So Transistor was announced recently, and I can’t be more hyped. Bastion was perhaps one of the most important games of the last few years, demonstrating a mix of both novel and highly polished aesthetics and novel and highly polished mechanics. Even more stunningly, it managed to combine these in a few particularly beautiful moments. Most of all, the scene where you carry Zulf to safety, if you choose that path, is one of the best combinations of aesthetics and mechanics to create a powerful narrative I’ve ever seen.
Transistor looks like it will live up to the same standards and I’m particularly happy to see the choice of a female protagonist. I’m a sucker for good female protagonists, since my preferred genres of fantasy and sci-fi literature rarely feature them and, when they do, rarely feature good ones. This is even more extreme in games.
Just from the initial designs of Red, the main character of Transistor, I think we can safely add this game to the list. Red’s design is a clinic in how to tread that narrow line between pandering to a minority for the sake of it and just going with what ‘works’. IE, boobs and vacant badass attitudes.
Red’s core design is unashamedly sexualised, but in a very interesting way. Her background is as a performer, specifically a singer, and her design reflects her being dropped from the stage into battle. So her outfit is the sleek, elegant dress, hair and makeup of a 1950’s styled diva. I’m not sure whether the decision was deliberate, but picking an era which represented the first great push for women’s liberation in the west is powerfully symbolic.
This outfit is then messed up a bit, the full length dress is quickly shredded to a more practical thigh length skirt and a leather bomber jacket is added to the ensemble. Both the ripped clothes and the leather are a call to punk fashion, another movement with strong connections to egalitarianism and women’s rights. Two periods- one where women claimed ownership of their own appearance and one when they chose to rebel against the appearance that the typical male of the time would like/expect from them, combined in one outfit. Again, I imagine this probably wasn’t entirely deliberate, but it’s undeniably an effective melange. An acknowledgement of both sexuality and control over it, attention to appearance and practical spirit mashed together in one form the reader can interpret in whichever way they identify with most.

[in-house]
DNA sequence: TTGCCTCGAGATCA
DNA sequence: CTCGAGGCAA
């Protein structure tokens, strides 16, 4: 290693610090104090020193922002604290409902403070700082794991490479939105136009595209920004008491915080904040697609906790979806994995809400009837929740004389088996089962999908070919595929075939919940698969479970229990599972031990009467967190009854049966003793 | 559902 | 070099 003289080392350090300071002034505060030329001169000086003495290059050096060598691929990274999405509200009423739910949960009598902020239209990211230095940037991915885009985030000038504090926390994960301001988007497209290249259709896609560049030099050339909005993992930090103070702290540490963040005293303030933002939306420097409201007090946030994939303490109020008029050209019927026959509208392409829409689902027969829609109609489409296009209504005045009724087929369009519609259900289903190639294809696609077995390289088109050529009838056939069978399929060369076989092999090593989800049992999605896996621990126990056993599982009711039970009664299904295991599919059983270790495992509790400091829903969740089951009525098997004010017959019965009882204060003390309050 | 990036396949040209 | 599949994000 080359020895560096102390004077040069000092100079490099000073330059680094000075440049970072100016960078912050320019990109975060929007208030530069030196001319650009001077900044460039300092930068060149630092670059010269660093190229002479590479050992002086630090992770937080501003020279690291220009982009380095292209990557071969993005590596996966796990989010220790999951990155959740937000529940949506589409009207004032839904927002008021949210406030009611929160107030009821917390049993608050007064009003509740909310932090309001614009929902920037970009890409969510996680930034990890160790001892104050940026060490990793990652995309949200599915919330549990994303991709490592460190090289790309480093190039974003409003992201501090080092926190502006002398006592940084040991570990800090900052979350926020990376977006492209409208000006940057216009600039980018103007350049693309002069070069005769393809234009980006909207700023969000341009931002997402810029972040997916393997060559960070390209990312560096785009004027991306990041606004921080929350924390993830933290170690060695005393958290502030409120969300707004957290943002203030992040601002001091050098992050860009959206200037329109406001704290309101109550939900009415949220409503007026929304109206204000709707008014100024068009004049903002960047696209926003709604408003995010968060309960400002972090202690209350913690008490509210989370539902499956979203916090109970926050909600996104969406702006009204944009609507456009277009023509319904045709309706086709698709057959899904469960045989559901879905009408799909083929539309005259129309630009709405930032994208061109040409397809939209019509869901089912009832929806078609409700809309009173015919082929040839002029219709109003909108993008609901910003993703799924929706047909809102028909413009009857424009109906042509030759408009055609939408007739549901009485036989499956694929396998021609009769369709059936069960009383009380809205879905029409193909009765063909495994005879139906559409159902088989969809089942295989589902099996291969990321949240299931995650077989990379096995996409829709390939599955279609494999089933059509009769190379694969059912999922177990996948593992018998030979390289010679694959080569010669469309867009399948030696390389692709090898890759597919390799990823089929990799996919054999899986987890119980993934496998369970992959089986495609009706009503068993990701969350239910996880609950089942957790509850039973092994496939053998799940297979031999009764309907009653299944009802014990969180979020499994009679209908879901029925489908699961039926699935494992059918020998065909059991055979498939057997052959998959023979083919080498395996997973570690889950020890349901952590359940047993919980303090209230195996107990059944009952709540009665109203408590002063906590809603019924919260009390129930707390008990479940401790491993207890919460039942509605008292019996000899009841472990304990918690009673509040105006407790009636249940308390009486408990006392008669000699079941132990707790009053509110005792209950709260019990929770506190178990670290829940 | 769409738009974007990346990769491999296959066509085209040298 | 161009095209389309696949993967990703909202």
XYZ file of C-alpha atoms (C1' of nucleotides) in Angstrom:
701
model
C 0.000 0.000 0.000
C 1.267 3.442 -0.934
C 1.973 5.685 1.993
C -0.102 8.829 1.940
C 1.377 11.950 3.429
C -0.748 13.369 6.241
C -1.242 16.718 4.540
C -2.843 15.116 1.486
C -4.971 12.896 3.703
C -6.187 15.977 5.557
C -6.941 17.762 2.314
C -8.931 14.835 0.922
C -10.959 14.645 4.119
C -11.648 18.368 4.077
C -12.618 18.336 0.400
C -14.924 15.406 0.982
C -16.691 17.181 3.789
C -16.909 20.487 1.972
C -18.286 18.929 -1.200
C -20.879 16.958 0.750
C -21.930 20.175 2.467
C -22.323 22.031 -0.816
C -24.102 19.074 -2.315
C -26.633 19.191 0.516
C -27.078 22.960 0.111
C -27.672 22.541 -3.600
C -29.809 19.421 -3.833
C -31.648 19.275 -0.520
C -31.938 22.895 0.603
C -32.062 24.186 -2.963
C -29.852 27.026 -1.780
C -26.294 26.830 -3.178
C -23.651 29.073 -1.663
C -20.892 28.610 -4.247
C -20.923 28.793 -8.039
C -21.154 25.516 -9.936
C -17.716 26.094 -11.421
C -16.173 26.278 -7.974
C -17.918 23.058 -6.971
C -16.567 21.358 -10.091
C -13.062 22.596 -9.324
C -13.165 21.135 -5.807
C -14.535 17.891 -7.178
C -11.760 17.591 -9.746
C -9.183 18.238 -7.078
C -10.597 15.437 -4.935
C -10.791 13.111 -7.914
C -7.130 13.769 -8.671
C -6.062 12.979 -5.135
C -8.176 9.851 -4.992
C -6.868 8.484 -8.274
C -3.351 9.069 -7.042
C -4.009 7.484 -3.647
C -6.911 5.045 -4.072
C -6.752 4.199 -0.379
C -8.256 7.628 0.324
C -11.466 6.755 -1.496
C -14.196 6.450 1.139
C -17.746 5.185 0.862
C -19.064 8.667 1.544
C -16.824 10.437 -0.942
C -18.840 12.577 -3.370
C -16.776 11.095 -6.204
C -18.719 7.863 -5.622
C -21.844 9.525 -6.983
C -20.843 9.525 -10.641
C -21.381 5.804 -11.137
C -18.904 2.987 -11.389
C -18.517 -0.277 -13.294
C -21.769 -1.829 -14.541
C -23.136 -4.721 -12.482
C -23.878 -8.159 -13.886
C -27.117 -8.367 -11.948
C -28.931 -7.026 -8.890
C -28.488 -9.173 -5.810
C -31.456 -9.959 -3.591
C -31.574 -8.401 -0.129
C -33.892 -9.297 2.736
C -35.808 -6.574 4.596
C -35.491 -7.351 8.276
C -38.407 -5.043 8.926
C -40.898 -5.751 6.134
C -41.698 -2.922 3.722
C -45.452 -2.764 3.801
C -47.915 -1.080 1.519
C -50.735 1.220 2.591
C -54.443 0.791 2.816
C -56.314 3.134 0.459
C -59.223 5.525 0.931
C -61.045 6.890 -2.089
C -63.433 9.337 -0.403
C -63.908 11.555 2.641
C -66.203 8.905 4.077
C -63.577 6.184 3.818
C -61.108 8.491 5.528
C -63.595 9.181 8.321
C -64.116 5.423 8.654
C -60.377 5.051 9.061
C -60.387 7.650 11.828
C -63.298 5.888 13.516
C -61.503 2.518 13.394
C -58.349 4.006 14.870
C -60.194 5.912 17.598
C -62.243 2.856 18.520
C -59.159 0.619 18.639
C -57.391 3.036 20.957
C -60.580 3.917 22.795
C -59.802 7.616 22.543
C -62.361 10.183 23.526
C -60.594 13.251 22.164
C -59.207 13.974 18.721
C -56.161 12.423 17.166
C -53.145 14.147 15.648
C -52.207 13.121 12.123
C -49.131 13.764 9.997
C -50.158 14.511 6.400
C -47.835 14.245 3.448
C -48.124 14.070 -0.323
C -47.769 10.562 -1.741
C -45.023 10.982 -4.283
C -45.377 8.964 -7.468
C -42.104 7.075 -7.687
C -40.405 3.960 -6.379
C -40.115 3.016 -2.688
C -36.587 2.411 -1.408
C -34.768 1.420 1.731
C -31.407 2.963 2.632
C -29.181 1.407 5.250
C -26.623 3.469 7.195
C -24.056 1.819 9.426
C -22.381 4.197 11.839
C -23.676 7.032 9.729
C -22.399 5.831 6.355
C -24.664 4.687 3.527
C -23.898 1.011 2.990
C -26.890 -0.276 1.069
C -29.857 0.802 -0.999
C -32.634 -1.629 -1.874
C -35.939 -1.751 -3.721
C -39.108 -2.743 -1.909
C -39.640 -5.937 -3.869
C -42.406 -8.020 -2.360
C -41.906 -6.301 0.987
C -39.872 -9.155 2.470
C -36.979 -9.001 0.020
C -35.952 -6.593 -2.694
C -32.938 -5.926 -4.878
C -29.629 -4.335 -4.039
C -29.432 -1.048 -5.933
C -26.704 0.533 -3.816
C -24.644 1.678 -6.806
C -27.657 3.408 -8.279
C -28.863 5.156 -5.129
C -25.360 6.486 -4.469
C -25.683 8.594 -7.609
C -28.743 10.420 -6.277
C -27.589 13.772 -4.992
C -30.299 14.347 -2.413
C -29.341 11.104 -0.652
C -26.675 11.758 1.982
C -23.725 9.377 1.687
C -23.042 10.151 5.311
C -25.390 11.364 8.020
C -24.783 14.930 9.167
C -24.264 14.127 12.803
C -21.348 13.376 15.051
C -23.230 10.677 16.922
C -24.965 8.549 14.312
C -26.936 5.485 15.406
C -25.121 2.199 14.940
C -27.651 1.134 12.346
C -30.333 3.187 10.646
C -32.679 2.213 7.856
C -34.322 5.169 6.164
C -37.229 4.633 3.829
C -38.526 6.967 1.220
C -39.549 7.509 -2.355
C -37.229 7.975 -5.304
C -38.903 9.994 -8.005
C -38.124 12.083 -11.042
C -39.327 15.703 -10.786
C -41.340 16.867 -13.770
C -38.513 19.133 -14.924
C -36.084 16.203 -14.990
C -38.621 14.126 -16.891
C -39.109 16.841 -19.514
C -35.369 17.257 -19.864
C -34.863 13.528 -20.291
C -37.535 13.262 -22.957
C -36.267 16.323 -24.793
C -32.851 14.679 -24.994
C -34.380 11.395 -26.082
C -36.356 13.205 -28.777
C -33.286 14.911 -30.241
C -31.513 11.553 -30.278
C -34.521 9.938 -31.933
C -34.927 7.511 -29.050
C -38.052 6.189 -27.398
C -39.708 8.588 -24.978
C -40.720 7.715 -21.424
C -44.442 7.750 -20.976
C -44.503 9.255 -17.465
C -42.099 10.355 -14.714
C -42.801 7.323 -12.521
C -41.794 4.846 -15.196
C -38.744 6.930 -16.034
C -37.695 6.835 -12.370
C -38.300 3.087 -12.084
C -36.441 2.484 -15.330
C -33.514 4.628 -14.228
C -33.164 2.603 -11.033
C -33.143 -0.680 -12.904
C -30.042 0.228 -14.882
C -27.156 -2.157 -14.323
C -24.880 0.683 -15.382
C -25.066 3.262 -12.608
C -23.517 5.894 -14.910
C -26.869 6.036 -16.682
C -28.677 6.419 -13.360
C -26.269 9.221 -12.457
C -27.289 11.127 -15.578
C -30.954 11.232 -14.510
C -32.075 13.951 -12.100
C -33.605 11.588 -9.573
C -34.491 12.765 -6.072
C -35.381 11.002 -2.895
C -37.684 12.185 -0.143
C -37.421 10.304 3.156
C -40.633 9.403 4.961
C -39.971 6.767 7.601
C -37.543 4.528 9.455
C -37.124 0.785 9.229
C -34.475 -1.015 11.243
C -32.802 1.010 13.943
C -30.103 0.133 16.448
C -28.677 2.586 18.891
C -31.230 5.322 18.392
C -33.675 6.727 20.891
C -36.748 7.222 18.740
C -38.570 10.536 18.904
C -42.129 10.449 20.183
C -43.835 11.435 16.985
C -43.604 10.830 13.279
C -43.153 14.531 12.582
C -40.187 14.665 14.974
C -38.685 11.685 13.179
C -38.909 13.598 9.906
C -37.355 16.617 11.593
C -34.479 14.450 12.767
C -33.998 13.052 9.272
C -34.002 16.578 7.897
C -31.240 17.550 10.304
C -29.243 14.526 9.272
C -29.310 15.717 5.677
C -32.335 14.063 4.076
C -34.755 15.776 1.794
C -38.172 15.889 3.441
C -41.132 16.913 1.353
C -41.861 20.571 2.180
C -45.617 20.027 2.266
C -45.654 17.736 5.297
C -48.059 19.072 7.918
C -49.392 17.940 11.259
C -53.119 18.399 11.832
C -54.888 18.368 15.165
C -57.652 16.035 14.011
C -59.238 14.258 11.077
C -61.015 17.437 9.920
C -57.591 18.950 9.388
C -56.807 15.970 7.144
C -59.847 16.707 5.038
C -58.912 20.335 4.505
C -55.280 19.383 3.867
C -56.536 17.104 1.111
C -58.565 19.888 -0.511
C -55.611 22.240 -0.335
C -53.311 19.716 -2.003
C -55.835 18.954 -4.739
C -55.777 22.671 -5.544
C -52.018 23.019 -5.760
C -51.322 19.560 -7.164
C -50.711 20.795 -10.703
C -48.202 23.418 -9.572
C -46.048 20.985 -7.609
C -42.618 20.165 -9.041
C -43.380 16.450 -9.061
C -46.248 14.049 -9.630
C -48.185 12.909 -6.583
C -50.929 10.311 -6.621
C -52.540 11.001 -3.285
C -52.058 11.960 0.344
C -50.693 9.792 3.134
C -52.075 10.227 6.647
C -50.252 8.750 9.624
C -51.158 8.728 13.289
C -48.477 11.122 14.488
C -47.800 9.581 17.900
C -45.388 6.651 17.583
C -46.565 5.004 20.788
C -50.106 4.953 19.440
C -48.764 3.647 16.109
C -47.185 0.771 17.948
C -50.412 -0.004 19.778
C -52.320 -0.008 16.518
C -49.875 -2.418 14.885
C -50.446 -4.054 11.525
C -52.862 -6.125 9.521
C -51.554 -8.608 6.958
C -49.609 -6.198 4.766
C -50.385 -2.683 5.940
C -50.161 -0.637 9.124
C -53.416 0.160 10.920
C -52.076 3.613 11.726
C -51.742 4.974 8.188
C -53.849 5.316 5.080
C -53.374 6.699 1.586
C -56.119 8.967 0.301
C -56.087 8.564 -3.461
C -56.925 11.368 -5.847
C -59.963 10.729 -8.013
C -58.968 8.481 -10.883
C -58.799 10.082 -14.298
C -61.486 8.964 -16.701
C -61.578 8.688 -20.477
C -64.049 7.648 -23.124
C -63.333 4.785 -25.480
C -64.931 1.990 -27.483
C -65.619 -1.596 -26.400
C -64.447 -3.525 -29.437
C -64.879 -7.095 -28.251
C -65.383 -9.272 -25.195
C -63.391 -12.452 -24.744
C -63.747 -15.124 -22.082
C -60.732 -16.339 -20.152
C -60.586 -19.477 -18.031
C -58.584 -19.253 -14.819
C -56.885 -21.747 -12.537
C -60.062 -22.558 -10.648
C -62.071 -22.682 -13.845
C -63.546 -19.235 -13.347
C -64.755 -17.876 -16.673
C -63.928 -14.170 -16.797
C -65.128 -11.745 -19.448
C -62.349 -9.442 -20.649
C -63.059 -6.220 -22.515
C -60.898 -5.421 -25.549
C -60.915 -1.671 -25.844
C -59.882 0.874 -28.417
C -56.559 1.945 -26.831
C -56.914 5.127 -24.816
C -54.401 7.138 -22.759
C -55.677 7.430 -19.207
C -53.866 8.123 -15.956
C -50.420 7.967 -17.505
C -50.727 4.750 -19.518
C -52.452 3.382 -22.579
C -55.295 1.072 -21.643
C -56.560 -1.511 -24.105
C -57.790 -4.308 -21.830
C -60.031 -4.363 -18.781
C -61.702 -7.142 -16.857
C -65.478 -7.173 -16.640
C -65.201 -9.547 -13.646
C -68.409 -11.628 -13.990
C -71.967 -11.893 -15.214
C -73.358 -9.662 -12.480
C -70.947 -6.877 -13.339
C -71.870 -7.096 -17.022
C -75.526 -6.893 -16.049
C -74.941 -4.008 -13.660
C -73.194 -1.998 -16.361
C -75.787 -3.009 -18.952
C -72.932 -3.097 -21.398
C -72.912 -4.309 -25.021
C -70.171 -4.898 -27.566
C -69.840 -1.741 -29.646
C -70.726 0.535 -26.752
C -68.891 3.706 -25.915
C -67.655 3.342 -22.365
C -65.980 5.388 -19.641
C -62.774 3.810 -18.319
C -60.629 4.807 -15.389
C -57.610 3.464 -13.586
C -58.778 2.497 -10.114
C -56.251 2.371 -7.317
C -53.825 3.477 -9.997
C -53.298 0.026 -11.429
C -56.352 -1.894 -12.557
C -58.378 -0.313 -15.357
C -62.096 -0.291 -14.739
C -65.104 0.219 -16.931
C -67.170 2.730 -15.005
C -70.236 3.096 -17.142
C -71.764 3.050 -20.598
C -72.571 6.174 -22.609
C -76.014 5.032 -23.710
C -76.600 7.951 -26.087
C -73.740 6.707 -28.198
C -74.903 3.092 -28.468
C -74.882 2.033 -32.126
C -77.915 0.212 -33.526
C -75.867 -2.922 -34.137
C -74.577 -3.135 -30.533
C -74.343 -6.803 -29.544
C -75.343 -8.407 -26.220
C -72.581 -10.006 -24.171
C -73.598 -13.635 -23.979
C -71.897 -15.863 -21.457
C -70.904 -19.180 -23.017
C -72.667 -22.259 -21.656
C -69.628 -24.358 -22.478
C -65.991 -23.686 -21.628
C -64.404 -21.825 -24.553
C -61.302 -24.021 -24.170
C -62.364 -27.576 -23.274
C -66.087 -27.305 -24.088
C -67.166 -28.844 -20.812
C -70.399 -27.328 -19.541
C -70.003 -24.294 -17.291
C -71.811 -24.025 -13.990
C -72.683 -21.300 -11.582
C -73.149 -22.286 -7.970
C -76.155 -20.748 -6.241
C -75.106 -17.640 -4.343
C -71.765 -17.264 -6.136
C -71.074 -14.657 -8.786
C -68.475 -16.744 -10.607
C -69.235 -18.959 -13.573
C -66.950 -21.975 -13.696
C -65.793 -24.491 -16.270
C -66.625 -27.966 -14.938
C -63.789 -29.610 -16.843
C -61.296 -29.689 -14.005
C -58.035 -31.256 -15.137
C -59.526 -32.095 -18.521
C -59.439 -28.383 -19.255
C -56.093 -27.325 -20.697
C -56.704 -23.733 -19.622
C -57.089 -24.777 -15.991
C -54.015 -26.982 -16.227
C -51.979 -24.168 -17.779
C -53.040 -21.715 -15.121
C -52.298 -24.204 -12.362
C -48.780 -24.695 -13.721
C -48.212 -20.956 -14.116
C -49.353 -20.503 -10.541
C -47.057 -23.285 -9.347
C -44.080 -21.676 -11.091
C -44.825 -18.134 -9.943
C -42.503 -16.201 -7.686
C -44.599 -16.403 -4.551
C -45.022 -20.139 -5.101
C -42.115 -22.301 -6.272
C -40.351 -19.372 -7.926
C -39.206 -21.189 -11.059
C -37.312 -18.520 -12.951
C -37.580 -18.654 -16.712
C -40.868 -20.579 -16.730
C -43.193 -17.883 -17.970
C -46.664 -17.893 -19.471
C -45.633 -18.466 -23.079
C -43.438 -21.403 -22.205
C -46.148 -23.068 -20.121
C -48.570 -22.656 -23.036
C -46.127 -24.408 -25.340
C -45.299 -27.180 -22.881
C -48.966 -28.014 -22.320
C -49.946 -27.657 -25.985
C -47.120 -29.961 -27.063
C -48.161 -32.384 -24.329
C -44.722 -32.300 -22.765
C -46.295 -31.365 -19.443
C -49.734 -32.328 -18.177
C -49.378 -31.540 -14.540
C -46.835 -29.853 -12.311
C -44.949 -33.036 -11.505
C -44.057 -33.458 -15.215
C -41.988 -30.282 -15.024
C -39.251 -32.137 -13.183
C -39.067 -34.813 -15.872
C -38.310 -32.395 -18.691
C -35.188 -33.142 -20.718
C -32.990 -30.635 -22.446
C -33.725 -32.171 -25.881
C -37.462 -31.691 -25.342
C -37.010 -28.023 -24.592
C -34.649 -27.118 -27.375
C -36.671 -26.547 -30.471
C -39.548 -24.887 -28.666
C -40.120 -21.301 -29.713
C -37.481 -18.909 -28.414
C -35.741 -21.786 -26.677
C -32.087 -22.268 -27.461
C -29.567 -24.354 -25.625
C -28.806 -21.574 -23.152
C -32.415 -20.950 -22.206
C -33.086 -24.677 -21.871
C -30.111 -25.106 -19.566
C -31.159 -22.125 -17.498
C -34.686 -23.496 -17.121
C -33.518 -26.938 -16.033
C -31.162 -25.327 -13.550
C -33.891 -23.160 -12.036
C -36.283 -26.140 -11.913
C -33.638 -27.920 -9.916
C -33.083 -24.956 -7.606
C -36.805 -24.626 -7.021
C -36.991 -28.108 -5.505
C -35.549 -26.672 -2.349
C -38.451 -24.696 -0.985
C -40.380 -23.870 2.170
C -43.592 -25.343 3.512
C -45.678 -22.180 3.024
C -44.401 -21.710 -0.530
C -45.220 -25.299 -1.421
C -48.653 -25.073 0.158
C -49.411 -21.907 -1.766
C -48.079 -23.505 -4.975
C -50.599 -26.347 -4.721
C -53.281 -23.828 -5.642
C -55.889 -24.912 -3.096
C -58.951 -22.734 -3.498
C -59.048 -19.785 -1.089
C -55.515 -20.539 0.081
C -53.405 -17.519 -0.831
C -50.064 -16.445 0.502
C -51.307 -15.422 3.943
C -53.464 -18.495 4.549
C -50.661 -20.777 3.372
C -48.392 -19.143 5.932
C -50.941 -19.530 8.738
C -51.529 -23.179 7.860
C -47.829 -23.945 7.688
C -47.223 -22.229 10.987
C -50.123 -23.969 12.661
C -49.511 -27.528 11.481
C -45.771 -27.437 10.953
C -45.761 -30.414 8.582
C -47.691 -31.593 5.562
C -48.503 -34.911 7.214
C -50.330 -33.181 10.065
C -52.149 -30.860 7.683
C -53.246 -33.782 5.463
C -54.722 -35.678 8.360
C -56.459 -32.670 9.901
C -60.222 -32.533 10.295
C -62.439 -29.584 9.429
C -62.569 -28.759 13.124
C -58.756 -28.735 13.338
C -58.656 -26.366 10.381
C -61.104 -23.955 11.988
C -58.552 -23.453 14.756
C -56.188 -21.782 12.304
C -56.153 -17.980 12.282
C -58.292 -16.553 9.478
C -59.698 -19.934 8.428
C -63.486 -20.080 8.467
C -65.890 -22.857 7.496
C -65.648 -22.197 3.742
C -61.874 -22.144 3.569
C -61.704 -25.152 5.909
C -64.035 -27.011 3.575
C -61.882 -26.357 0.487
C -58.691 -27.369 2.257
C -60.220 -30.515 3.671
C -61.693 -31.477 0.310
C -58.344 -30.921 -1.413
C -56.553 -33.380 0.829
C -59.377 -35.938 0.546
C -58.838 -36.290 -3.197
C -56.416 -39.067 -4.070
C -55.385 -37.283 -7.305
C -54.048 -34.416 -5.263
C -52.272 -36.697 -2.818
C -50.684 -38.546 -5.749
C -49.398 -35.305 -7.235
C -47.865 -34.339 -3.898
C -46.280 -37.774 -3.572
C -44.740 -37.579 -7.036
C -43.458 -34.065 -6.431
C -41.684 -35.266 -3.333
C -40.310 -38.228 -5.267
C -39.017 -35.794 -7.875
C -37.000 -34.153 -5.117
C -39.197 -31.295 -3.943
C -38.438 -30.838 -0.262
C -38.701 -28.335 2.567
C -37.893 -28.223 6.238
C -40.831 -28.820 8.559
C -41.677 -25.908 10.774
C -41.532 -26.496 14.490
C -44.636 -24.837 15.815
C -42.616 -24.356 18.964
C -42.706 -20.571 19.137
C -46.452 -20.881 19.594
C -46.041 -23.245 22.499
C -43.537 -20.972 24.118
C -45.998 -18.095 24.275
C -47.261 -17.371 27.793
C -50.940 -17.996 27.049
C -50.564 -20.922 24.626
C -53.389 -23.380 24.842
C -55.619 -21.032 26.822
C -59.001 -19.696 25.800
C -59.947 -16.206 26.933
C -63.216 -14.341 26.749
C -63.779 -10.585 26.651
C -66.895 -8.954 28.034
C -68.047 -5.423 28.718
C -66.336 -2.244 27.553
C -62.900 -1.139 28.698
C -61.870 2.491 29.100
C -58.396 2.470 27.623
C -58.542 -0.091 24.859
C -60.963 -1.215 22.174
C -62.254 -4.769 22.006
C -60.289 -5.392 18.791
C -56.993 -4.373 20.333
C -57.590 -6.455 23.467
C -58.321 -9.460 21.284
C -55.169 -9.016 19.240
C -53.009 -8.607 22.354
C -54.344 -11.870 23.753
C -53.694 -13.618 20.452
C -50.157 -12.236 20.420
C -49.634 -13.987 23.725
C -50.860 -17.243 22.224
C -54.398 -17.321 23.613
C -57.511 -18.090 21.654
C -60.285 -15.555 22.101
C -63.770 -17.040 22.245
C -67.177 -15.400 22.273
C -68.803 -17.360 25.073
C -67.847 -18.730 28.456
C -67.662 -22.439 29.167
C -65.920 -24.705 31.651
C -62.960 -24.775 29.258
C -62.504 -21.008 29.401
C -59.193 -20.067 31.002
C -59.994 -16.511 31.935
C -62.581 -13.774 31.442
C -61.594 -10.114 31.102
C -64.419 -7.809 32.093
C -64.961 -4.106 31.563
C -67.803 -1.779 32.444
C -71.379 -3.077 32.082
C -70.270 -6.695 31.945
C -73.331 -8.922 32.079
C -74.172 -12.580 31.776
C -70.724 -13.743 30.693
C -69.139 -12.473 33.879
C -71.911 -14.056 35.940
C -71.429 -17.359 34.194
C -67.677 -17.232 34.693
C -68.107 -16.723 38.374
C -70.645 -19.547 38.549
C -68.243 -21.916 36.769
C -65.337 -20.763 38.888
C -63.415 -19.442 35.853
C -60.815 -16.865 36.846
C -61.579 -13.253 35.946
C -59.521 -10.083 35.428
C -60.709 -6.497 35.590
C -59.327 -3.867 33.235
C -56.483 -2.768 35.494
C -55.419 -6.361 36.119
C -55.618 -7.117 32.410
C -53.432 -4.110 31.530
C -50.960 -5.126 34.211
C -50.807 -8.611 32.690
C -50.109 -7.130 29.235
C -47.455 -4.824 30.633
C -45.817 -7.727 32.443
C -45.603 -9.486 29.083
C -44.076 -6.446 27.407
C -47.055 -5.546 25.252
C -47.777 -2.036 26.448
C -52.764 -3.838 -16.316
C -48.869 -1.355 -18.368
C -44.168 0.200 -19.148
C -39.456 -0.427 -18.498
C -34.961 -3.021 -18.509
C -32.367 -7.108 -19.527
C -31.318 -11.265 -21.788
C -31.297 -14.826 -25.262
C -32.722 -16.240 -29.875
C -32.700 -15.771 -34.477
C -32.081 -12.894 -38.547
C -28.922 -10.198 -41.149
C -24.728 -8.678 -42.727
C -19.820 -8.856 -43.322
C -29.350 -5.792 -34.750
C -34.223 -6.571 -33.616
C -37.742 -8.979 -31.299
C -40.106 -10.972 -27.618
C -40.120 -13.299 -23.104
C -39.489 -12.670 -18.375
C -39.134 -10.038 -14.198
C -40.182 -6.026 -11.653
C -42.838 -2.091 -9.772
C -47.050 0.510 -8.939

Red’s narrative background is a self-made woman, an important voice and a powerful figure in the setting’s society, which is why she is being targeted in such a way that we have a story to follow. Her style of combat, once that begins, is calculating and despite the brutal styling of her buster-sword weapon, she uses it more as a lever or energy projector than a club. The choice to include such a weapon and then subvert its exaggerated symbolism is again interesting, deliberate or not.
In short, everything about Red’s design is about calling attention to the fact she is creative, powerful, attractive (in such a way that there is an ever circling yin-yang of attractive because powerful and powerful because attractive, not just a simple position of the unrealistic former or misogynistic latter), important character.
It’s this last that is most significant. Red is important. She’s not just some farmgirl or orphan or vapid princess. Almost all female protagonists, even good ones, are coming from a position of weakness and earning their stripes through the male-mythos of fighting for power. Red is already a powerful figure, a celebrity by virtue of her own talents and capabilities and a respected voice. There is no subtle assumption, as there is in so many well intentioned but misguided narratives around women, that as a female she must inevitably begin in a position of weakness and oppression. Her story is instead about defending what power she has earned for herself which is, I think at least, a far more resonant kind of narrative for describing the sorts of trials real women go through every day. Her character design supports this in creative and elegant ways, rather than bludgeoning you in the face with ‘hey look at how un-sexist we are thanks to this shallow gesture to equality’.
So I’m a fan. I can’t wait to see what Supergiant come up with, I can only hope the narrative ties into my initial impression of it.
The artwork is my first attempt at using Mangastudio 5. I’m a photoshop guy, have been for years and years, but I’ve been wanting to branch out into proper illustration software. I’m going through the process of learning to use MS having picked up a Nostromo, which will help my workflow a lot (I really need more hotkeys than the 8 an old cintiq offers you). I’m still pretty rough, but there’s a lot of promise in the software I’m looking to get to know and frankly, compared costwise to photoshop, it’s a nobrainer.